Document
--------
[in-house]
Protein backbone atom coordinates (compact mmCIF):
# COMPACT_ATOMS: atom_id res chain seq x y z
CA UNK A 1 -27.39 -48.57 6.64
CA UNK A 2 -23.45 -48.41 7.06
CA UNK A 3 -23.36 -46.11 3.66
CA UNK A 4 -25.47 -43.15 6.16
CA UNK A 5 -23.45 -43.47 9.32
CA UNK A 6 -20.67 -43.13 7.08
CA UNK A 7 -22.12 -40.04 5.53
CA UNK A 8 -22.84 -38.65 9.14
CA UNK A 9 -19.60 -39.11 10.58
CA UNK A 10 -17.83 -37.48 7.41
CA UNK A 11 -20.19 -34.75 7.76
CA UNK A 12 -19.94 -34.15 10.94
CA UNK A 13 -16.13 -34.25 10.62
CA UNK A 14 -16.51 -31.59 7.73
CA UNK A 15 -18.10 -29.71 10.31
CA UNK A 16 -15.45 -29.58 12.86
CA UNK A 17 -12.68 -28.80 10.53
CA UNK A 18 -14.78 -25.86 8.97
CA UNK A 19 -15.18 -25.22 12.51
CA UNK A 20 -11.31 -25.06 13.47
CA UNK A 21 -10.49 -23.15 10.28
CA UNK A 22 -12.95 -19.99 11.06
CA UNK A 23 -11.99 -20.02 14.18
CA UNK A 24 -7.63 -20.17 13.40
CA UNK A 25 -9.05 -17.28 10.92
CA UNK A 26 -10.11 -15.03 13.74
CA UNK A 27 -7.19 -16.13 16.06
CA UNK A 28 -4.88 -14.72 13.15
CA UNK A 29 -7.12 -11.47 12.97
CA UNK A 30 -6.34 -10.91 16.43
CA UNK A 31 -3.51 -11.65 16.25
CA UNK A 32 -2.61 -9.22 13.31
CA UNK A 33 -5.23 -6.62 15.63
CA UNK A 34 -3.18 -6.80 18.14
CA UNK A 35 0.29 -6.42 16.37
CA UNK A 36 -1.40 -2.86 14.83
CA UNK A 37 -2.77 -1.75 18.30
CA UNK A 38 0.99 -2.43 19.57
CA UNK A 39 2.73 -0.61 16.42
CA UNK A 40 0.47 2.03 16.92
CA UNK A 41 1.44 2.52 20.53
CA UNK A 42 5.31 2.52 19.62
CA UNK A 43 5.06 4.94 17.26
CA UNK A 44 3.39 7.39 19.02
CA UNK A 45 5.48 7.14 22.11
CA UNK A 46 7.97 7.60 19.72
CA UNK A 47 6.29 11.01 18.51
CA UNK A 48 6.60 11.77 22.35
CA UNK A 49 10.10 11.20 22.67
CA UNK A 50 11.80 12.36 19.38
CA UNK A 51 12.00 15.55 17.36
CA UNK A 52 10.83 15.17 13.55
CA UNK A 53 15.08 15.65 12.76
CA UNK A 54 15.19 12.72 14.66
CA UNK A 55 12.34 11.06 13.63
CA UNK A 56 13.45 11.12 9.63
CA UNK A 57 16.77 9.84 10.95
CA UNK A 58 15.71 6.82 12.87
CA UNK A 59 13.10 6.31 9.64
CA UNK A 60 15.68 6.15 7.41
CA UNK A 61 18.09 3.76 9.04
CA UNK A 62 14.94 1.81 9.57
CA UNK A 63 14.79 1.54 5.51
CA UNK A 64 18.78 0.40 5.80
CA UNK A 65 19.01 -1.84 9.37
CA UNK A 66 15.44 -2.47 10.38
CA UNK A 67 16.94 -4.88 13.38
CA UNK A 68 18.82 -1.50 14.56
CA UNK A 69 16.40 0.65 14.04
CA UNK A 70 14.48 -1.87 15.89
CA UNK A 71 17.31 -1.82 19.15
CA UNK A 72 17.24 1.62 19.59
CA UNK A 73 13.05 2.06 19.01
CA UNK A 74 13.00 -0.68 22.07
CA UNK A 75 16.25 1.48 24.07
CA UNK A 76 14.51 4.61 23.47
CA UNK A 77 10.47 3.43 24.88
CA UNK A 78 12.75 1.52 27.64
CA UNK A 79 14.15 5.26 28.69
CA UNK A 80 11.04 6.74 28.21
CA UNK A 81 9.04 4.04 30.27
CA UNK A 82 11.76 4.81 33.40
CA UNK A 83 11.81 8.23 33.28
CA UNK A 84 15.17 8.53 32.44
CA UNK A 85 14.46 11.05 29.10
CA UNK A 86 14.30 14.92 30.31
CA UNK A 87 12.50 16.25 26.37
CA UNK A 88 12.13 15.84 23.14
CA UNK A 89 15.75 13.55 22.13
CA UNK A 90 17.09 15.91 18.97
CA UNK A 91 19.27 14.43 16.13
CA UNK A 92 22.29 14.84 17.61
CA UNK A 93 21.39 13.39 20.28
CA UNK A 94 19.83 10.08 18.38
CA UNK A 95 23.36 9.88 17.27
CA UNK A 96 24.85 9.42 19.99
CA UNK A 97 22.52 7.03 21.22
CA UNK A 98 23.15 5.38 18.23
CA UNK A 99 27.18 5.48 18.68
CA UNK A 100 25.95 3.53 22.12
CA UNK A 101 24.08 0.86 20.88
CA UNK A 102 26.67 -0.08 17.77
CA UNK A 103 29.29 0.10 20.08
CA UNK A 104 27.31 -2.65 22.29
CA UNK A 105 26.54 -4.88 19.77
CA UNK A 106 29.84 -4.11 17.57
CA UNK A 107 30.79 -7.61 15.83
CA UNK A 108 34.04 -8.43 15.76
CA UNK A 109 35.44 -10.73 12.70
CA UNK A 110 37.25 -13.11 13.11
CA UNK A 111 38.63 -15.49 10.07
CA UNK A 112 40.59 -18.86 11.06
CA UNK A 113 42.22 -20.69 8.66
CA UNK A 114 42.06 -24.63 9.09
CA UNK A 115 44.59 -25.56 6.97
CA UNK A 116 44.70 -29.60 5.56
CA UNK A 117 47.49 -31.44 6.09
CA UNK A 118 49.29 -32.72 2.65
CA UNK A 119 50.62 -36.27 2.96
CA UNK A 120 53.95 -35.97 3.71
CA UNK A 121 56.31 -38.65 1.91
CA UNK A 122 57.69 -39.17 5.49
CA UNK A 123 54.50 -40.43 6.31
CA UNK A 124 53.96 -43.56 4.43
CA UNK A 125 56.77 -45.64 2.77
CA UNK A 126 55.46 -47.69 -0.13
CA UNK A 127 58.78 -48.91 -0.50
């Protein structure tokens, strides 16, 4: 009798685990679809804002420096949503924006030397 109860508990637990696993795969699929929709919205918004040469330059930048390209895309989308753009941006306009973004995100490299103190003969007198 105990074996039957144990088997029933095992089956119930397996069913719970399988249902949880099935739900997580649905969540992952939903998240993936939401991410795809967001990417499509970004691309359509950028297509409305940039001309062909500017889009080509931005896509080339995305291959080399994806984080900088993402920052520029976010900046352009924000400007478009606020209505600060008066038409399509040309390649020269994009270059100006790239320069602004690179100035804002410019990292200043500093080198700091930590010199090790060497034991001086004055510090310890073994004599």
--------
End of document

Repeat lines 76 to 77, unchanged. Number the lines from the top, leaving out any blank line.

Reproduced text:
CA UNK A 73 13.05 2.06 19.01
CA UNK A 74 13.00 -0.68 22.07